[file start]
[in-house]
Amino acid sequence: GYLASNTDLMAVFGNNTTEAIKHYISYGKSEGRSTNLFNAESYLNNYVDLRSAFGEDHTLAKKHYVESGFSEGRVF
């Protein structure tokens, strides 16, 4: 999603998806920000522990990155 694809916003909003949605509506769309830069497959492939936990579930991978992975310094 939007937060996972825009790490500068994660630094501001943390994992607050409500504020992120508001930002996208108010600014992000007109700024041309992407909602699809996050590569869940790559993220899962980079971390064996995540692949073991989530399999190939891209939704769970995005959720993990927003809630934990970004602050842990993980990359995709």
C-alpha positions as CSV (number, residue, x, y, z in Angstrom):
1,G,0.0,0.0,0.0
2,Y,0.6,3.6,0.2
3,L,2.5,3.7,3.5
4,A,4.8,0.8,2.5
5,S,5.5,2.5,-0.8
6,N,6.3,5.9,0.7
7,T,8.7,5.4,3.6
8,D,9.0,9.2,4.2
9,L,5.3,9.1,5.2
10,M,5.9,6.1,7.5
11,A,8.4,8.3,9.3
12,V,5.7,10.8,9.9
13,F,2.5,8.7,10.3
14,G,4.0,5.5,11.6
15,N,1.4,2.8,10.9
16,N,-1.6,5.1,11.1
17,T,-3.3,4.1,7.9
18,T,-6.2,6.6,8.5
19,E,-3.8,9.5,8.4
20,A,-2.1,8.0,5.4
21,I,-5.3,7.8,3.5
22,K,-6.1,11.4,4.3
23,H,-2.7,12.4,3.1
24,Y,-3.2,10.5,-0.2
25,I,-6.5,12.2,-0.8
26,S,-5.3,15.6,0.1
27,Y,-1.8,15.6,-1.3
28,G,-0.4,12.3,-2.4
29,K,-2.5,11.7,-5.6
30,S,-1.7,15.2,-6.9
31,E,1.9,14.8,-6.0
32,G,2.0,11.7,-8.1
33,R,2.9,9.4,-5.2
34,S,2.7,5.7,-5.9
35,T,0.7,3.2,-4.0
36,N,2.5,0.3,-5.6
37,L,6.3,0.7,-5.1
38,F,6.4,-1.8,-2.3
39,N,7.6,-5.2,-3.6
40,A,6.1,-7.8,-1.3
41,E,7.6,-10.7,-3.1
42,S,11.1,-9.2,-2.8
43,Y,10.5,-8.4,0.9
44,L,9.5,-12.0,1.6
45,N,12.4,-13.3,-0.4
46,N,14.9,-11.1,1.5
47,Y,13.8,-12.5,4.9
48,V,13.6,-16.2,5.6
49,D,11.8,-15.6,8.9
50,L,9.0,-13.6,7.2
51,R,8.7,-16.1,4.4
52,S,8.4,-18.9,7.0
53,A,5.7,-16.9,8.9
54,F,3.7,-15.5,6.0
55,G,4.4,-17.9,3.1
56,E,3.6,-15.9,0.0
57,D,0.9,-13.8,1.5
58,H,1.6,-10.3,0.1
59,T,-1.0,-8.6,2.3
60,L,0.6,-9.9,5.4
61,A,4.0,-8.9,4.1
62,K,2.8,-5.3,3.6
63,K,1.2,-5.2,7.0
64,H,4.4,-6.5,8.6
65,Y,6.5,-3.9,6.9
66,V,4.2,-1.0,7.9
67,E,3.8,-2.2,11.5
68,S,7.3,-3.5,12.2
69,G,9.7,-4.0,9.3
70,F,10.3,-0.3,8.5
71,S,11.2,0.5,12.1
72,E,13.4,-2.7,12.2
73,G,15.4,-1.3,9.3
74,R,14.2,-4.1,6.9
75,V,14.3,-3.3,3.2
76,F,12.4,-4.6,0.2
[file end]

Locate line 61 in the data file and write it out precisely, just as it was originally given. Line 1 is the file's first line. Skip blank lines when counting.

57,D,0.9,-13.8,1.5